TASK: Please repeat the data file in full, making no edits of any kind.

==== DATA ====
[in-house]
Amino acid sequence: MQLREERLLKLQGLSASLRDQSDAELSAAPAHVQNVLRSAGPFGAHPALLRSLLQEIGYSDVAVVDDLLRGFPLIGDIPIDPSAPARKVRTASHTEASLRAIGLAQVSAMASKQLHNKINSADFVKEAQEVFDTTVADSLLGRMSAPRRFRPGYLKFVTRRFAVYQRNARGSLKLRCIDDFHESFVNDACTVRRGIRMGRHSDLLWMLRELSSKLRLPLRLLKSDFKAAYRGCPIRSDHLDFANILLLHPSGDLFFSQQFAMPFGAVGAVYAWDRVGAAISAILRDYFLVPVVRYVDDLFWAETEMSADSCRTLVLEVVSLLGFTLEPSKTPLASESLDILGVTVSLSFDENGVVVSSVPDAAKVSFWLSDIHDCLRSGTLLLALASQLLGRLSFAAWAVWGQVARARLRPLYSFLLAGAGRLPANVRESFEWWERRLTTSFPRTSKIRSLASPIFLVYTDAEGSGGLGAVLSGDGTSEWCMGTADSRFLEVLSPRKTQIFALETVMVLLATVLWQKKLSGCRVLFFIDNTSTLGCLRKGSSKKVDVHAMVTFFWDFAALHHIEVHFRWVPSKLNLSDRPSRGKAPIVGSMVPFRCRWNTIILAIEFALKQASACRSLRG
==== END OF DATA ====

[in-house]
Amino acid sequence: MQLREERLLKLQGLSASLRDQSDAELSAAPAHVQNVLRSAGPFGAHPALLRSLLQEIGYSDVAVVDDLLRGFPLIGDIPIDPSAPARKVRTASHTEASLRAIGLAQVSAMASKQLHNKINSADFVKEAQEVFDTTVADSLLGRMSAPRRFRPGYLKFVTRRFAVYQRNARGSLKLRCIDDFHESFVNDACTVRRGIRMGRHSDLLWMLRELSSKLRLPLRLLKSDFKAAYRGCPIRSDHLDFANILLLHPSGDLFFSQQFAMPFGAVGAVYAWDRVGAAISAILRDYFLVPVVRYVDDLFWAETEMSADSCRTLVLEVVSLLGFTLEPSKTPLASESLDILGVTVSLSFDENGVVVSSVPDAAKVSFWLSDIHDCLRSGTLLLALASQLLGRLSFAAWAVWGQVARARLRPLYSFLLAGAGRLPANVRESFEWWERRLTTSFPRTSKIRSLASPIFLVYTDAEGSGGLGAVLSGDGTSEWCMGTADSRFLEVLSPRKTQIFALETVMVLLATVLWQKKLSGCRVLFFIDNTSTLGCLRKGSSKKVDVHAMVTFFWDFAALHHIEVHFRWVPSKLNLSDRPSRGKAPIVGSMVPFRCRWNTIILAIEFALKQASACRSLRG